Two bills being promoted by the Outer Cape’s representatives in the Massachusetts legislature would expand minors’ access to medical care without the consent or knowledge of their parents. One concerns abortion and the other preventive medicine for HIV.
Cyr testified in support of the bill (S. 1237 and H. 1954) before the Joint Committee on Public Health at a hearing on Oct. 8.
“I have seen in my own life how PrEP has been a game-changer in the fight against HIV,” Cyr said at the hearing. “As someone who grew up in Provincetown in the 1980s and 1990s, when we lost so many to HIV, it’s personal to me. It is past time for our commonwealth to remove further barriers for access to PrEP.”
A 2018 Mass. Dept. of Public Health report found that people ages 13 to 24 years accounted for 15 percent of new HIV diagnoses from 2014 to 2016.
Dr. Kenneth Mayer, co-chair and medical research director at the Fenway Institute, told the Independent that Cyr’s bill is a step in the right direction. “I think it would be a tragedy for someone who’s 15 or 16 years old to become HIV-infected out of discomfort of their parents’ knowing,” he said.
Barriers to Access
Beyond consent, there are other obstacles to getting PrEP that Cyr’s proposed legislation does not address.
For one, PrEP is expensive. Without insurance, a full prescription costs about $1,500 a month.
The privacy of young people on their parents’ health insurance plans is protected by a bill signed into law by Gov. Charlie Baker in March 2018: if confidentiality is requested beforehand, medical decisions will not be disclosed on insurance forms.
For minors without insurance, finding the means to pay for PrEP is a challenge. But a recent federal program may address that need.
President Trump has promised to reduce new HIV infections by 90 percent by 2030. To reach this goal, the U.S. Dept. of Health and Human Services launched Ready, Set, PrEP on Dec. 3. The program will provide PrEP for free to about 200,000 people who do not have HIV but are at risk for exposure and are not currently insured. The program will run for the next 11 years, CNN recently reported.
Ready, Set, PrEP will be open to minors if they meet the program’s requirements, Mayer said.
Another barrier to accessing PrEP is homophobia. Cultural taboos surrounding casual gay sex have prompted some to argue that PrEP would encourage risky behavior. A recent study found that “slut-shaming” has prevented quick uptake of the life-saving medication.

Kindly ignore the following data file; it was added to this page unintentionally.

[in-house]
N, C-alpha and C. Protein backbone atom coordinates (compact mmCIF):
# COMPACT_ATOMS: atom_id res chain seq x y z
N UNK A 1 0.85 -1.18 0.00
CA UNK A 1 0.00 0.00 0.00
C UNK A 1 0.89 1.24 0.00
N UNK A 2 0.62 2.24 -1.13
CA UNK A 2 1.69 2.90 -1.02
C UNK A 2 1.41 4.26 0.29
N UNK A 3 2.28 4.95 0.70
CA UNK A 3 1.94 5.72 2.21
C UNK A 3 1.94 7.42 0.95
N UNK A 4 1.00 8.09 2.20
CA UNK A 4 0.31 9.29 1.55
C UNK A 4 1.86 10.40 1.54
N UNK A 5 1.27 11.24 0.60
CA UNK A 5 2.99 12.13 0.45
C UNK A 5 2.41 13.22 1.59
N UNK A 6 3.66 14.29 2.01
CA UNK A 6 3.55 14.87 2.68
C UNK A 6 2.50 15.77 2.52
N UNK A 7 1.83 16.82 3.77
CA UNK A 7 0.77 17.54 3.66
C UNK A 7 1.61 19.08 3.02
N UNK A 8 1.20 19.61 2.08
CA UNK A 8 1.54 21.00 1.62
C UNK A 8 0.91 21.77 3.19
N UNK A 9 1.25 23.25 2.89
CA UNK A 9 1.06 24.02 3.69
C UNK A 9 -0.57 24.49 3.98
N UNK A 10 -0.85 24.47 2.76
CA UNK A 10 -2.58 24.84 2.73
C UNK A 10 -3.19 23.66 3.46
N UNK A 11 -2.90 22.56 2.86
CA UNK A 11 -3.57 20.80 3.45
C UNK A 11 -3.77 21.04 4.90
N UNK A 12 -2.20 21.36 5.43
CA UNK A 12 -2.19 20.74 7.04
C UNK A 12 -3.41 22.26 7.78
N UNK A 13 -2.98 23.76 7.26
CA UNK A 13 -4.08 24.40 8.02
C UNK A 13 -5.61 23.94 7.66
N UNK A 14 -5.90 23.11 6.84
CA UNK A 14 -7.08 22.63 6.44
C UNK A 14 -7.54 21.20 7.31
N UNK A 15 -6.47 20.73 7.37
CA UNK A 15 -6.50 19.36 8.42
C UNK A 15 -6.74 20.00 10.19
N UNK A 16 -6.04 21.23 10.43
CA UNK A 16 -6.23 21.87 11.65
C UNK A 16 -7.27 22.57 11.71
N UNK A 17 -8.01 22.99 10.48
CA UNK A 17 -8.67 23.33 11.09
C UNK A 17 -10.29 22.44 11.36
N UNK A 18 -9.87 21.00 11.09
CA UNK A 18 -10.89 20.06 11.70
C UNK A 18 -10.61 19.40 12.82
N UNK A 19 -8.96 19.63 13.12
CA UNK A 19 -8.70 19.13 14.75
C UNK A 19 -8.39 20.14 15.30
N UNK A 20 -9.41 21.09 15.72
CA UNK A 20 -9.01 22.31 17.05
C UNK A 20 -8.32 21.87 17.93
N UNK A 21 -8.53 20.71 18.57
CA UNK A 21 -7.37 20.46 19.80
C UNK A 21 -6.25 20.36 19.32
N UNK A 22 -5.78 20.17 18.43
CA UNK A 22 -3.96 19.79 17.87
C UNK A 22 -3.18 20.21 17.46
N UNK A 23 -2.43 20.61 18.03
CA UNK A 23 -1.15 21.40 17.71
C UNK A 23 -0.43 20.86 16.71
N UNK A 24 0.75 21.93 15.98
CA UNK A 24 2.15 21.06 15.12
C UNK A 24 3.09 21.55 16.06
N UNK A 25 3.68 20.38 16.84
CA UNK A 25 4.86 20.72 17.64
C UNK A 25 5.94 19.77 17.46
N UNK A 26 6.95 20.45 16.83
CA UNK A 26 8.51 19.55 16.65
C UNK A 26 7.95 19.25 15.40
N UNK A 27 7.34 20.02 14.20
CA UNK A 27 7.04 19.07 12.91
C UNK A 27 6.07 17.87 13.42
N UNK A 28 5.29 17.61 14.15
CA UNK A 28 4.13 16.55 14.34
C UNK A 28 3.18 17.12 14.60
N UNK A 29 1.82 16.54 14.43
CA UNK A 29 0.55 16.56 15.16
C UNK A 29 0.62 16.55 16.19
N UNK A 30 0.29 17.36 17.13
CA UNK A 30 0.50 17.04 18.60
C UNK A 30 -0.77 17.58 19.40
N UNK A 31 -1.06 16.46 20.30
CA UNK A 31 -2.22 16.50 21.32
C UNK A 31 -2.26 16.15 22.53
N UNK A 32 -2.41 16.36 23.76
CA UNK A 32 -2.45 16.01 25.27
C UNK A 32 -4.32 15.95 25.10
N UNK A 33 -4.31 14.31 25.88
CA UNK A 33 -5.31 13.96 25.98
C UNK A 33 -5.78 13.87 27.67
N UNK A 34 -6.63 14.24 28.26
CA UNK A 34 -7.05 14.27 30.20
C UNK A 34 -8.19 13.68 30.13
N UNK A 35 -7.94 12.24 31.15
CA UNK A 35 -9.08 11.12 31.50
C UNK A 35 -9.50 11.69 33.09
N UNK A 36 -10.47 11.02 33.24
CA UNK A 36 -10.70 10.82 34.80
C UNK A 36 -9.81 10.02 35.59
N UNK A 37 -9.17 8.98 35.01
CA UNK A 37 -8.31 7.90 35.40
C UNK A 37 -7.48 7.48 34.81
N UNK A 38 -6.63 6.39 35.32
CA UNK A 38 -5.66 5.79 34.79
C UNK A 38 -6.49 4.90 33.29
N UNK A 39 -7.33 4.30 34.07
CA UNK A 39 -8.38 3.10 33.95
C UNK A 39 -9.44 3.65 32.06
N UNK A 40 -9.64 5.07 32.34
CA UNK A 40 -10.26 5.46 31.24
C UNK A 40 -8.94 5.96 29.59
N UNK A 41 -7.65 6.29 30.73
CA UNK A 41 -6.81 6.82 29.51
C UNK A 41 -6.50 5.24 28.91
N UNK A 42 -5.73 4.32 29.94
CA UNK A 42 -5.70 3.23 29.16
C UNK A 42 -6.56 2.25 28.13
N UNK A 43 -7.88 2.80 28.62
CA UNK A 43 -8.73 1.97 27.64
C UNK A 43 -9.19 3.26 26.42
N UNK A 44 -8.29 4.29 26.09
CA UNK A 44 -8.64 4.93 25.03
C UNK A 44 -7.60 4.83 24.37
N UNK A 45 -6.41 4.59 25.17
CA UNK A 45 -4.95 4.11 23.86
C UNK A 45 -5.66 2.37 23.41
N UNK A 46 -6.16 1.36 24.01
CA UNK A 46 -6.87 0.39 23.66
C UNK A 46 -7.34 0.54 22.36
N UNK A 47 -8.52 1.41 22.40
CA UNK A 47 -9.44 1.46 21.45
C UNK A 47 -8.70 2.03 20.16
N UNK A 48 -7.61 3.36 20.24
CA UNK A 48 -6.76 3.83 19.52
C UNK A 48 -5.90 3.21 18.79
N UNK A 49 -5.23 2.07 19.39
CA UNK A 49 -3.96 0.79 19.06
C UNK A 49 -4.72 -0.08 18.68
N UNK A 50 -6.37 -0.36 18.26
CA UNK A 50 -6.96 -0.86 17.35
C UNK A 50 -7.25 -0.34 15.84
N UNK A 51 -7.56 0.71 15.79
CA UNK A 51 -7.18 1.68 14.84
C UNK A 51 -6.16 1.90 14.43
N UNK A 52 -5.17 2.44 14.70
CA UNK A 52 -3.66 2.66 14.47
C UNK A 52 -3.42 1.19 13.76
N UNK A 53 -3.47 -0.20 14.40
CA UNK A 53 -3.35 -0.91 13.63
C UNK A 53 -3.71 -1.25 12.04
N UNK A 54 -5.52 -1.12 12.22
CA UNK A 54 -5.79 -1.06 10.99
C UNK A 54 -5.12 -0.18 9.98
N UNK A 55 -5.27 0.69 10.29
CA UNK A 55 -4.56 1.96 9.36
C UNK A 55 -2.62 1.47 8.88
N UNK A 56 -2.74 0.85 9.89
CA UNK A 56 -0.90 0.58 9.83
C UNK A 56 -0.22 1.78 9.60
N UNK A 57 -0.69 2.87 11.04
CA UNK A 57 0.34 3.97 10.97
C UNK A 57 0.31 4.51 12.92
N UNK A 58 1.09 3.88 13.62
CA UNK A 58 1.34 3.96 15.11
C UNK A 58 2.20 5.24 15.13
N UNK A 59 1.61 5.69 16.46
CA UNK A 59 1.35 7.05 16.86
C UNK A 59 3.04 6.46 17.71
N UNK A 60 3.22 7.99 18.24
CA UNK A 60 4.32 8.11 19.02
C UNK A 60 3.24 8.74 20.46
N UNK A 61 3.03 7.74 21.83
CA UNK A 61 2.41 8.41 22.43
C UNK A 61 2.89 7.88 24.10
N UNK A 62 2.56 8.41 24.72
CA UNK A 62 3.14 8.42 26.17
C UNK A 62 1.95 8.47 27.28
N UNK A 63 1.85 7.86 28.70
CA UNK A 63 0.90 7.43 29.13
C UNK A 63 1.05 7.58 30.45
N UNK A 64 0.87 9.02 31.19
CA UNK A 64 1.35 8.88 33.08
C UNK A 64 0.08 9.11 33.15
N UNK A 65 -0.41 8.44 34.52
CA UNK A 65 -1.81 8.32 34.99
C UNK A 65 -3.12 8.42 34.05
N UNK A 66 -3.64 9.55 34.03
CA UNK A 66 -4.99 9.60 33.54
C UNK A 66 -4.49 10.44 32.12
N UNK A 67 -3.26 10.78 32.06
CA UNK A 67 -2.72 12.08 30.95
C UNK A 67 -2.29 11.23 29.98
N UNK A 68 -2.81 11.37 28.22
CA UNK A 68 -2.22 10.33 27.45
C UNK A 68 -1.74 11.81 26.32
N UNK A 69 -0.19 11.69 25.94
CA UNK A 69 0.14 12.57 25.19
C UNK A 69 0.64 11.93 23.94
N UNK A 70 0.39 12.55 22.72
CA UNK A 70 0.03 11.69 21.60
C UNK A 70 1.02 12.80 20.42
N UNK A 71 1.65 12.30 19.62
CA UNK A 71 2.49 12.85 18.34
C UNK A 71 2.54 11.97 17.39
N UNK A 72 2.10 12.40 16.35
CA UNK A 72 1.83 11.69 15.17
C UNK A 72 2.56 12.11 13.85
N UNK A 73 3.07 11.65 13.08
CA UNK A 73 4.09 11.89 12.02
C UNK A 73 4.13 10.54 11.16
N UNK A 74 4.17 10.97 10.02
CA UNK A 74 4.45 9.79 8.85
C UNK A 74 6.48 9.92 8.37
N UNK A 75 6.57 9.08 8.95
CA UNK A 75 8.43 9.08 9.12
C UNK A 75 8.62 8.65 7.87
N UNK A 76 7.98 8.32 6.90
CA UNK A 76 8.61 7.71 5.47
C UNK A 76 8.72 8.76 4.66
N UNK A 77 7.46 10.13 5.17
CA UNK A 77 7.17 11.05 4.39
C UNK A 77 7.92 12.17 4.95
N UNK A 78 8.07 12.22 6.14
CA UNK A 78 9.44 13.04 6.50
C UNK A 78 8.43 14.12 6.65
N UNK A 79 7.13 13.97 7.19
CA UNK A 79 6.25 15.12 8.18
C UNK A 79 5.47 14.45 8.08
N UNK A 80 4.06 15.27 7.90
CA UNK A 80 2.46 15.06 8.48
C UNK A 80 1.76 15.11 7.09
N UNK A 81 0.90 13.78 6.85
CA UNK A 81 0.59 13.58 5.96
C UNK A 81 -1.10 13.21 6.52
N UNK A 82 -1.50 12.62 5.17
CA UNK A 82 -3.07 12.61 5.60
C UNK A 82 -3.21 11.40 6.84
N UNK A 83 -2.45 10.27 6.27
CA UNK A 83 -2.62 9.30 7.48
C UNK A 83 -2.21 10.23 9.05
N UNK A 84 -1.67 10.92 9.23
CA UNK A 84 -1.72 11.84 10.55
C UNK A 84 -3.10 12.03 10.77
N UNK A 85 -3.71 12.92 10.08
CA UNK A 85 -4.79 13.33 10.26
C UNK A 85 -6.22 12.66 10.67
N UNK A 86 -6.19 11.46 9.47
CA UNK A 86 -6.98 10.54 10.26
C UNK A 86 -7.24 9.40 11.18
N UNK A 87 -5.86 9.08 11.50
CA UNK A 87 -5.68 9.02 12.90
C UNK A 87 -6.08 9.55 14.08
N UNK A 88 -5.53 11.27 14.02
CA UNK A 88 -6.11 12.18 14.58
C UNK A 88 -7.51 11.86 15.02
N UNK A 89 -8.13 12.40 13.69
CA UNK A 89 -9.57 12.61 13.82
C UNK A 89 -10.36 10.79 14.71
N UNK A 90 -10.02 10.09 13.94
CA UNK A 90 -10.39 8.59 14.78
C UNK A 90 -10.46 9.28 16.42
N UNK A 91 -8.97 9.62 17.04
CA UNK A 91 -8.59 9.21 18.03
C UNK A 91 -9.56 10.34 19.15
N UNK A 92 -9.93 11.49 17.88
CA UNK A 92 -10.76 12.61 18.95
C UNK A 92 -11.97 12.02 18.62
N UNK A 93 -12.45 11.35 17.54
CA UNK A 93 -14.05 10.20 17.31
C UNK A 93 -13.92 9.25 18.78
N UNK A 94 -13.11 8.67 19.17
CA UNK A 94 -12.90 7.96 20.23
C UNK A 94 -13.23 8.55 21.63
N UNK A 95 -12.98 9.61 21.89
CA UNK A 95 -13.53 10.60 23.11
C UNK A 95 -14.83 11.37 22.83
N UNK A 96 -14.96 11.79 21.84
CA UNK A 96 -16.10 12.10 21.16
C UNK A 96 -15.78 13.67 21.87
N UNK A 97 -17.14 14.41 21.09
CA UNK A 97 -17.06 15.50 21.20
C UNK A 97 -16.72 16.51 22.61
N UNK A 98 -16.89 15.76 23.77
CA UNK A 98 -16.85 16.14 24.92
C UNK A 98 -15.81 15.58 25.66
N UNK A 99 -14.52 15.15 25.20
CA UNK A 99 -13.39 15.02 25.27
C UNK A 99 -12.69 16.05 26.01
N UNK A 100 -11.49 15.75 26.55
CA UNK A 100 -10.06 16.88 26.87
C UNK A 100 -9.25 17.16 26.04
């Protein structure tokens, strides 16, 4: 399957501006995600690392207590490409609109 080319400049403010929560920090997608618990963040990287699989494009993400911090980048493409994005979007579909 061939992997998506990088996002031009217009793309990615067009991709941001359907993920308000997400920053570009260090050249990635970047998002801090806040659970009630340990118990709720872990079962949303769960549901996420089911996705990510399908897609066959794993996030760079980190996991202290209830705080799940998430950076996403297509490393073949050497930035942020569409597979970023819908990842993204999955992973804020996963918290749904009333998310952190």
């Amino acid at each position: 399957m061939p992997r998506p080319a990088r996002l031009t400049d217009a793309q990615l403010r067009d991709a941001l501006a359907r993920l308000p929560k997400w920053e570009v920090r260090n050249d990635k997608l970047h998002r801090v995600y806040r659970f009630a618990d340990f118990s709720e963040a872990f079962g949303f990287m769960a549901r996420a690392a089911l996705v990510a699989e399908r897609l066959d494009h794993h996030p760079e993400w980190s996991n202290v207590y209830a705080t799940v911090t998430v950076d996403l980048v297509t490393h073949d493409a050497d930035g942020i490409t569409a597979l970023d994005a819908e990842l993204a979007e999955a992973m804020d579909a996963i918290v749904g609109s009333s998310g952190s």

Doctors can be part of the problem as well, telling patients to refrain from sex instead of taking PrEP.
“Physicians are members of society,” Mayer said. “Sometimes they will conflate personal religious beliefs with their professional role.”
The best under-18 candidates for PrEP would be teens who are already sexually active, are committed to adhering to the schedule of a daily dose, and are aware of PrEP’s limitations, Mayer said. PrEP does not protect against other sexually transmitted infections, such as chlamydia and gonorrhea.
Expanding Abortion Access
The other bill being debated in the state house (H. 1630), which Rep. Sarah Peake has signed on to support, seeks to remedy inadequacies in Massachusetts law concerning young women’s access to abortion. Currently, minors must get either parental consent or a judge’s approval to receive an abortion.
Peake told the Independent in an email that the proposed bill is important for several reasons.
First, it would eliminate inconsistencies. Peake said that although a young woman cannot access abortion without an adult’s approval, she can make all the health-care decisions for her child after it is born.
Second, “Going before a judge takes time and courage,” Peake said. “It delays procedures, often making them unnecessarily more complicated and invasive. All this is a delay tactic that further traumatizes the young woman.”
Peake also pointed out that obtaining a judge’s approval does not guarantee follow-up through counseling or social work. Underlying issues remain unaddressed.
Decision-Making and the Family
By leaving medical decisions to doctors and their younger patients, both bills raise questions about when these decisions should be made, and how much say parents should have.
Brian Earp, who is the associate director of the Yale-Hastings Program in Ethics and Health Policy at Yale University, researches bioethics and family medicine. He told the Independent that children should gain autonomy in steps as they grow up.
“The ability to make decisions doesn’t turn on like a light switch at 18 — children are always learning and developing these capacities and practicing decision-making,” Earp said. By the age of 10, for example, a child can decide whether she wants to have braces or her ears pierced.
Earp said that children’s ability to make decisions is based on their ability to understand the long-term consequences and risks. As kids grow up, their increasing ability to give consent should be reflected in their legal rights.
Earp thinks that taking medical decisions outside of the private sphere is important for public health. Protections for children within families, where they have little ability to advocate for themselves, are often weak and slow to be implemented.
“If you leave everything to the family unit, a place of privacy, then you also leave in place structural components that systematically disadvantage children,” said Earp. “Law and policy have a role to play in terms of giving children more of a platform and a voice.”